Alexandre White from Johns Hopkins University explains to what extent the fight against smallpox is a role model in the fight against corona and what conclusions can be drawn from other historical strategies for coping with the disease.
SPIEGEL: Several companies have developed vaccines against the coronavirus – is the pandemic coming to an end soon?
SPIEGEL: Provided that the majority volunteered to be vaccinated. In the United States, many African Americans distrust vaccination even though they are disproportionately affected by the pandemic. According to a study from September 2020, only 32 percent of black Americans want to be vaccinated against corona. Why?
White: The mistrust is rooted, on the one hand, in current failures in health policy by the government, and on the other hand, it is historically based. Black people were abused for medical purposes even before the USA was founded. Think, for example, of James Marion Sims, who is considered the “father of US gynecology”: In the 19th century, he carried out experiments on enslaved women without any anesthetic. Then there was the 40 year Tuskegee syphilis experiment on hundreds of black men that began in 1932. And the forced sterilization of black, indigenous and Puerto Rican women in the 20th century. These are not isolated cases, but examples of medical violence that minorities in the United States were exposed to until the 1970s. Something like that leaves traces in the collective memory.
White: Only to a limited extent, as the two diseases are quite different. I doubt that we can simply eradicate Sars-CoV-2 because, unlike smallpox, the virus can also be transmitted from animals to humans. In addition, the history of smallpox eradication shows that a vaccine alone may not be the ideal solution: Although the English doctor Edward Jenner experimented with a vaccine as early as 1796 and vaccinations existed in industrialized nations as early as the 19th century, it is estimated that they died worldwide in the 20th century 400 million people from smallpox.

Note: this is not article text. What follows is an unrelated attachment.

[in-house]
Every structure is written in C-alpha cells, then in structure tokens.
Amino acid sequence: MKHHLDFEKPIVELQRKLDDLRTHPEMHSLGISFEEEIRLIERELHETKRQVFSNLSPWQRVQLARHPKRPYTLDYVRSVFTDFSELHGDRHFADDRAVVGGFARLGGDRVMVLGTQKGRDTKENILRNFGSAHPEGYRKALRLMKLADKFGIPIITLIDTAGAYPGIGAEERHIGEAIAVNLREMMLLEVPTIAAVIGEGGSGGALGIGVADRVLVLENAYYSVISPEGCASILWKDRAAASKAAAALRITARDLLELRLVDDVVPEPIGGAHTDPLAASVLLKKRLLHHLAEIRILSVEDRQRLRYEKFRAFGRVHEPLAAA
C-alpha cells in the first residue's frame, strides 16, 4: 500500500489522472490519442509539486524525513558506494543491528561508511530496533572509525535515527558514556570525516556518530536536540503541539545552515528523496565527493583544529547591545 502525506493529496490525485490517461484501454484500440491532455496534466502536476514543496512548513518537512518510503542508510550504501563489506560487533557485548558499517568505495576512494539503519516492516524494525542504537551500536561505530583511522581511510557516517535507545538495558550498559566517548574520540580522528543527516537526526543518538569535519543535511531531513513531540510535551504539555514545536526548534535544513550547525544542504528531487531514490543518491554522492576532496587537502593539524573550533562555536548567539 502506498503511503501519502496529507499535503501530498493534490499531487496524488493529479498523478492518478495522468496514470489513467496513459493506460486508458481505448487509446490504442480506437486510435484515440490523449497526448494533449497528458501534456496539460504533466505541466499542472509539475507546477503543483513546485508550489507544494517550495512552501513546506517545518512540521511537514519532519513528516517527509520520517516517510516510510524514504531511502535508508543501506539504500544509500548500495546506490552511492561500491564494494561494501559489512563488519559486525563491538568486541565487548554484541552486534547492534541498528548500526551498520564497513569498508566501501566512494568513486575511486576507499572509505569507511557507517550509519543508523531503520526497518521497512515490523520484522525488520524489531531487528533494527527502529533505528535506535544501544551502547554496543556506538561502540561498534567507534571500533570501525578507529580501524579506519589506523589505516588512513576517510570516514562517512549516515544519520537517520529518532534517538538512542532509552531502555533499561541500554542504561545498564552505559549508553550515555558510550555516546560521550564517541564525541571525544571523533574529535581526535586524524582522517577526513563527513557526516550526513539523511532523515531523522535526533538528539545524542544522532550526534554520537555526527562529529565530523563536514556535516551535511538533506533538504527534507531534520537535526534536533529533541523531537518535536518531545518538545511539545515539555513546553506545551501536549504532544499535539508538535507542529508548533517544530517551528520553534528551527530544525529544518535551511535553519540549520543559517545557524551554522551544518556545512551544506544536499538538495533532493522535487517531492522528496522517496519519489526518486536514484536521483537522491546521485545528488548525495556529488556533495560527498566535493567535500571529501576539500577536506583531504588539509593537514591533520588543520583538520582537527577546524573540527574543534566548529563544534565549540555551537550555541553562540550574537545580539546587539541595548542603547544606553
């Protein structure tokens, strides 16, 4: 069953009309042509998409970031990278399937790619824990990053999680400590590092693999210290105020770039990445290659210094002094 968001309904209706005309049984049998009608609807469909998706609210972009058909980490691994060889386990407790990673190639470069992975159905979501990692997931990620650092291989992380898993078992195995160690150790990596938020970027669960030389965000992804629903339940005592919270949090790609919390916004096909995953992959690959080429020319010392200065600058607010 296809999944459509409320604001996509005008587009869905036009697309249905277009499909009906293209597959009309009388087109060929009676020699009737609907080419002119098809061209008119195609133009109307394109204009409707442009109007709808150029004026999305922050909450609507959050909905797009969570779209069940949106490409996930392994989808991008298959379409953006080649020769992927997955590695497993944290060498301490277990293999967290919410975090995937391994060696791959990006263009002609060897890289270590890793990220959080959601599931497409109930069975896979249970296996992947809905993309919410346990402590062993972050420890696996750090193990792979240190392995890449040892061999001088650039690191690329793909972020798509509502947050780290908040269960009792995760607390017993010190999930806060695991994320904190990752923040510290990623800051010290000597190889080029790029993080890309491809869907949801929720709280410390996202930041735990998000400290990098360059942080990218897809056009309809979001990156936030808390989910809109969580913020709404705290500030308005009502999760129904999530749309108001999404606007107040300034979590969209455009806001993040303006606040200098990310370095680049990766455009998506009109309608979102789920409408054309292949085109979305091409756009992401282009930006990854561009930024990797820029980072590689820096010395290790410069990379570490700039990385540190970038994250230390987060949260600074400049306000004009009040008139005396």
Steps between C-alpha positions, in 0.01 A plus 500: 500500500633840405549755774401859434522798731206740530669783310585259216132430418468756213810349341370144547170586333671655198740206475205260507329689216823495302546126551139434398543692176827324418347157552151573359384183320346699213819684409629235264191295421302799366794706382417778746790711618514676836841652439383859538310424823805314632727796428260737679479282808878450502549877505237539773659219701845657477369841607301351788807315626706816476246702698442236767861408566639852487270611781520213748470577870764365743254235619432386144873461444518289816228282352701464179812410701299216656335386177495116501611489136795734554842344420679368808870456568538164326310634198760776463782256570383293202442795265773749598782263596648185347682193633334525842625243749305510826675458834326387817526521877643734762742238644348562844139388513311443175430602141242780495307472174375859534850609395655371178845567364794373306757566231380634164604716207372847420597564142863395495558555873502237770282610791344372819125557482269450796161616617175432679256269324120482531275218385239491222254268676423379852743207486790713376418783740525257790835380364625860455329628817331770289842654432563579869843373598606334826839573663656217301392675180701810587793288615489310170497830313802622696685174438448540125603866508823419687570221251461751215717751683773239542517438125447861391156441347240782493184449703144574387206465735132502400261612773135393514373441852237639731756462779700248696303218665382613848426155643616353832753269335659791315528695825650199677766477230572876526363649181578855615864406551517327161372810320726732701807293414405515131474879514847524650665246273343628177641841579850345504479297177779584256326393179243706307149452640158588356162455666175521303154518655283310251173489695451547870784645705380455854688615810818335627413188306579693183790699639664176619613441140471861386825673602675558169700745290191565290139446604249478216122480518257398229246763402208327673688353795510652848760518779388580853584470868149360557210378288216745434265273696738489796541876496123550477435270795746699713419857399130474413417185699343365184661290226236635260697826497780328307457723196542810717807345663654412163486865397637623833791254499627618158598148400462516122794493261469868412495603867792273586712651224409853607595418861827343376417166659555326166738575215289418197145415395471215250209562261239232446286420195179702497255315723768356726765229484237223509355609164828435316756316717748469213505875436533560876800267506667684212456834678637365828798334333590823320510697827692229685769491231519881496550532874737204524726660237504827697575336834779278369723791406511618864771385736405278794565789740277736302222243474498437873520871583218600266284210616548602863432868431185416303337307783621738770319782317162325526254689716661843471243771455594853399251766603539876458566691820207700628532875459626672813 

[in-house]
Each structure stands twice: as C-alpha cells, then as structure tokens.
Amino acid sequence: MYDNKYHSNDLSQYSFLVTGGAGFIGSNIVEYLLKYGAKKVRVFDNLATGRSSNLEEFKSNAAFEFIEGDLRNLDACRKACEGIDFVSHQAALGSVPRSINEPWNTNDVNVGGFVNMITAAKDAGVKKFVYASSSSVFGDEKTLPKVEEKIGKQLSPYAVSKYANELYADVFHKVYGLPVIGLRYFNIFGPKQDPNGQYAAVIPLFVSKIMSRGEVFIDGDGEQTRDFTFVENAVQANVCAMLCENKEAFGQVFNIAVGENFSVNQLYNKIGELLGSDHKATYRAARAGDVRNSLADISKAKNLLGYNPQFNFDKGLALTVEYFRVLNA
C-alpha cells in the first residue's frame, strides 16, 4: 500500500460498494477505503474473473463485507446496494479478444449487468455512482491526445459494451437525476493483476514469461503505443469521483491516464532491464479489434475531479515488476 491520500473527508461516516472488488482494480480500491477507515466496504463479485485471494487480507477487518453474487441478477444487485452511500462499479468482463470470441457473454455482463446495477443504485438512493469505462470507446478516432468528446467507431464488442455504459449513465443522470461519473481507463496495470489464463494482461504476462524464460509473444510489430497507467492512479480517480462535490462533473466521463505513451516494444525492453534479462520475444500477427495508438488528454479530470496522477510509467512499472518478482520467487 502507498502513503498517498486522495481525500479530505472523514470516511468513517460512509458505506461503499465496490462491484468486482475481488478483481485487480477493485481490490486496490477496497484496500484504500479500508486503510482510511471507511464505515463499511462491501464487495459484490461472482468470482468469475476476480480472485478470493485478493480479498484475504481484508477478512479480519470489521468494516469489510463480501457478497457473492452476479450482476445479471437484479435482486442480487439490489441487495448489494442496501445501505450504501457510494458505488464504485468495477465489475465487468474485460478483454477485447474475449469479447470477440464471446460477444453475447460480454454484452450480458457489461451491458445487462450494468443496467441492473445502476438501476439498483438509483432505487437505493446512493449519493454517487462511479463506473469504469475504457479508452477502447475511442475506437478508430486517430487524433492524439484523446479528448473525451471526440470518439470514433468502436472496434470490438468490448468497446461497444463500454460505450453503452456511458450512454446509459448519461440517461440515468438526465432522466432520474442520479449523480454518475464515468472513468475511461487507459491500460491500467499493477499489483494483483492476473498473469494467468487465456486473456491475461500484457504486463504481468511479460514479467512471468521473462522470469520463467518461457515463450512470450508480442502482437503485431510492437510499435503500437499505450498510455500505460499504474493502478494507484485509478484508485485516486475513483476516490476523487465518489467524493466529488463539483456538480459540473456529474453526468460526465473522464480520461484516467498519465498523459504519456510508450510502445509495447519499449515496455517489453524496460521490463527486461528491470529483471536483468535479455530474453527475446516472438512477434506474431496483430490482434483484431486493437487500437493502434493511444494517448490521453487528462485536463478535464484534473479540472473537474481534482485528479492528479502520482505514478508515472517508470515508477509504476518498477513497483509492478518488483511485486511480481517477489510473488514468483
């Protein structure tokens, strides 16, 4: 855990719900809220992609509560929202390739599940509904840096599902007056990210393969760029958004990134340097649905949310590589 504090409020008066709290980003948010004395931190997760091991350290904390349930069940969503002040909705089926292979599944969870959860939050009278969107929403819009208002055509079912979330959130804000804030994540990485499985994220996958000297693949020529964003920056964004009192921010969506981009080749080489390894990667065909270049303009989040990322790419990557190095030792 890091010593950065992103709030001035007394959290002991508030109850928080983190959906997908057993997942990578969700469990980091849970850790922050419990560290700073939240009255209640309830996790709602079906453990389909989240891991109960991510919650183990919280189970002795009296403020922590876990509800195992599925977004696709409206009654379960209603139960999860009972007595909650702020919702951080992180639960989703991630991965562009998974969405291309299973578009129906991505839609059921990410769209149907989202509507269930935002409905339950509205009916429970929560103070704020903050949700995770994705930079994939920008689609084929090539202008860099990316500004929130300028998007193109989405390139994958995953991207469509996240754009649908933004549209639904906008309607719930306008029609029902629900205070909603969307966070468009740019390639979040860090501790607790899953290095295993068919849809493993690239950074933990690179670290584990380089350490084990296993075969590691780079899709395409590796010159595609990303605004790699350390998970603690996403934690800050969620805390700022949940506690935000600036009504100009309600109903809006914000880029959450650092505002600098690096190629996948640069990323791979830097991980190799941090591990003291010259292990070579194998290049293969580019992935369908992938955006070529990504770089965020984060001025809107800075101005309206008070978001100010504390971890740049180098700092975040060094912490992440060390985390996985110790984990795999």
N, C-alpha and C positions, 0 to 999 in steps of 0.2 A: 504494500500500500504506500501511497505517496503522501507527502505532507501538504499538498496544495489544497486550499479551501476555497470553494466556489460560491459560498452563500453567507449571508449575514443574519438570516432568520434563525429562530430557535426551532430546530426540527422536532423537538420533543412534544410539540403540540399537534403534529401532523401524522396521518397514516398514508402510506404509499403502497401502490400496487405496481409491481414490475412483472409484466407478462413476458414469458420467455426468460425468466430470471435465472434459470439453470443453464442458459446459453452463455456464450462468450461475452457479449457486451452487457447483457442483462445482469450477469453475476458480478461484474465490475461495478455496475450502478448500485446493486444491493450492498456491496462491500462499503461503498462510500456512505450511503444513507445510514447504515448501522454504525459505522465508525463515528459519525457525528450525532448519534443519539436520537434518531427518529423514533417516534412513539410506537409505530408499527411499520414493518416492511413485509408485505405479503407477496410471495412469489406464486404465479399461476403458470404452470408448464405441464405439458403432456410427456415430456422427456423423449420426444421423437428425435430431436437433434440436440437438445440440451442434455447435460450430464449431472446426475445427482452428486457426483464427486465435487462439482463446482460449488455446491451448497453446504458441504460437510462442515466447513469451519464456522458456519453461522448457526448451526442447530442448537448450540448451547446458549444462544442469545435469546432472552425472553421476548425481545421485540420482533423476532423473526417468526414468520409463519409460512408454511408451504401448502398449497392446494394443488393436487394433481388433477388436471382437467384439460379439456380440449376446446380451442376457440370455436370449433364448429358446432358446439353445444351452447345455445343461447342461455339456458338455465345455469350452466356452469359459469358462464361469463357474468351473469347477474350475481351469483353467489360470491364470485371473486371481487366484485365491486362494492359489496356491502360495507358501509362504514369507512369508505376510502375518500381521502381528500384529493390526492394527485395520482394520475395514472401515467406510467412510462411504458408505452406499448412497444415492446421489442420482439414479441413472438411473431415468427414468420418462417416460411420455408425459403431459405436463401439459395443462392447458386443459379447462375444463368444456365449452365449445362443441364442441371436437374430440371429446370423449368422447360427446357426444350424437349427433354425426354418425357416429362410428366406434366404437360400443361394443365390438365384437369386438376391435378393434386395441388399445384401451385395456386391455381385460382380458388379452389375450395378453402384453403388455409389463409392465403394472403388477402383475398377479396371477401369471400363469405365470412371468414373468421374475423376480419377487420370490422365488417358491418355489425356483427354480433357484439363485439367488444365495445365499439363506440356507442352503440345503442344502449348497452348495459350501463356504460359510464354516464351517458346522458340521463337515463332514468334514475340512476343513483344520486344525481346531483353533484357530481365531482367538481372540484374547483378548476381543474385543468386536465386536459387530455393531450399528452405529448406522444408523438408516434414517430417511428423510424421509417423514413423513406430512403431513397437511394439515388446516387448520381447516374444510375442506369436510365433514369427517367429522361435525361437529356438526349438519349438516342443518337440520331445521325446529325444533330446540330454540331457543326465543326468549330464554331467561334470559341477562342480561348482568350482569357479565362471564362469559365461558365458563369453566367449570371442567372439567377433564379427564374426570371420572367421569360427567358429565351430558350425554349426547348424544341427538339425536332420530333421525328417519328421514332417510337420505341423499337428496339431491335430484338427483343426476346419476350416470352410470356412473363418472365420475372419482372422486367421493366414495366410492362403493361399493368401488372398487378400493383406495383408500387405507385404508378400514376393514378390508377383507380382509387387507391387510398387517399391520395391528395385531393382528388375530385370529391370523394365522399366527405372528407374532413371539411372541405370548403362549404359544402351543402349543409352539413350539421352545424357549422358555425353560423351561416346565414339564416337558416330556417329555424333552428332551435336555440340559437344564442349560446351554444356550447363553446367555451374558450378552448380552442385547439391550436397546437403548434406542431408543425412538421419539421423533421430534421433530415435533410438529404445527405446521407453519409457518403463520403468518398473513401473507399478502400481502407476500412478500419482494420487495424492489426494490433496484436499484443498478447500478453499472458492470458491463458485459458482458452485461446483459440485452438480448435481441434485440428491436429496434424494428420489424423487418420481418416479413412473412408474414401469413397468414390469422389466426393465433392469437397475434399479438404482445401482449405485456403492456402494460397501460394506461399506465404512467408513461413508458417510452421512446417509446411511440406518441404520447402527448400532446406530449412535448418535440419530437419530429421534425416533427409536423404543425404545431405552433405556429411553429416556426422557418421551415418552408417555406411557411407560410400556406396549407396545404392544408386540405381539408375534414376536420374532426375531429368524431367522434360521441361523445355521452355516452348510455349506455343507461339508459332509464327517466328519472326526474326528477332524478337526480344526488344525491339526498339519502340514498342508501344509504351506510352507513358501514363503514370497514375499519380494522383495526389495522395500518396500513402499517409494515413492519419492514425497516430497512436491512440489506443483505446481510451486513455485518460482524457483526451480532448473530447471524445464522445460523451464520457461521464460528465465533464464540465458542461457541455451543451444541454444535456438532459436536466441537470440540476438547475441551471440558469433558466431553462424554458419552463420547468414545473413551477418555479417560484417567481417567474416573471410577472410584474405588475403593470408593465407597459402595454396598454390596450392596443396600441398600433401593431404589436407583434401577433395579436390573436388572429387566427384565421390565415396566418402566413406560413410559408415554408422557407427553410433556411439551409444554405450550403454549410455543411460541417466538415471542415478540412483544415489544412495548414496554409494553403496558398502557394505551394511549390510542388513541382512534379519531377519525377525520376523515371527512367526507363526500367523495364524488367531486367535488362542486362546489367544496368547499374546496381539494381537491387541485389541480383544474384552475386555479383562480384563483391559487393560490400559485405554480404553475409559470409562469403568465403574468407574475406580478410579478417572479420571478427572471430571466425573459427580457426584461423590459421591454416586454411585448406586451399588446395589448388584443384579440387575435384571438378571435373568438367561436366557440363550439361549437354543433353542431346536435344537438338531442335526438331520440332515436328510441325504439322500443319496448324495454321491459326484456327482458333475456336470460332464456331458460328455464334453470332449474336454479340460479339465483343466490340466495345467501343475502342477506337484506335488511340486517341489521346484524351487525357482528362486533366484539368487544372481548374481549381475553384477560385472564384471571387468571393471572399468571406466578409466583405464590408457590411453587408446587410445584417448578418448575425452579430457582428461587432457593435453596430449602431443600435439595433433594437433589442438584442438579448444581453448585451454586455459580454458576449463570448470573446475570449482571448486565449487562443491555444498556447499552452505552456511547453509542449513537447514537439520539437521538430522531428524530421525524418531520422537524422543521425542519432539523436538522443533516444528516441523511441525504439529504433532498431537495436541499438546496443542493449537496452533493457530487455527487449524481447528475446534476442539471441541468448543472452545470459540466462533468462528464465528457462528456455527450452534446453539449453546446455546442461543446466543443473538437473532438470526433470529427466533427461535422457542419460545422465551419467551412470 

Photo:United Archives / imago images
SPIEGEL: Before a vaccine can even be vaccinated, a vaccine must first be accessible to everyone.
White: This is exactly what worries me a lot. We tend to look at the pandemic problem too much from our perspective, i.e. from an EU or US perspective, neglecting large parts of the world, such as the global south. The history of disease control shows how fatal such egoism can be.
SPIEGEL: Please give an example.
SPIEGEL: Covid-19 is often compared to the Spanish flu. The virus eventually weakened.
White: Epidemiologists and historians still do not know exactly what led to the decline of this devastating pandemic. The lesson the Spanish flu teaches us, however, is clear: indulging in temptation and leaning back prematurely just because the number of cases in your own country is currently low can be fatal. The third wave of the Spanish flu, which began in the spring of 1919, hit US cities particularly hard.
White: When the disease emerged in the United States in the 1980s, the public responded with stigma and homophobia and the government with indifference. US President Reagan didn’t say the word until 1985, when more than 6,000 Americans had died. This shameful inactivity and bigotry left the population in a false sense of security. Thousands of deaths were the price. AIDS has shown that to fight an illness effectively, you need insight and public will.
SPIEGEL: What can we learn from the fight against Ebola, which has raged in West Africa since 2014 and in Central Africa since 2018?
White: That we can’t just focus on vaccines. Rather, broad data collection is essential, as is international aid. The number of infections in West Africa fell significantly long before a vaccine was developed because the extent of the spread was known and attention was paid to hygiene measures, social distancing and quarantine.
SPIEGEL: Increasing globalization means that pandemics are also spreading faster and faster.
SPIEGEL: How should we be prepared for this?
White: If there is one lesson that we should learn from history, it is the fact that pandemics do not respect national borders, but can strike globally and affect anyone, regardless of their origin, skin color, gender or social class. That is why they must be fought globally. And not with violence, but with comprehensive education, cooperation. And with the understanding that our health is not an individual good, but depends on others. To do this, however, we must first learn to really put ourselves in other people’s shoes. The only thing that helps in the long run is empathy. Only when we muster this compassion will we not only fight corona, but also future pandemics effectively.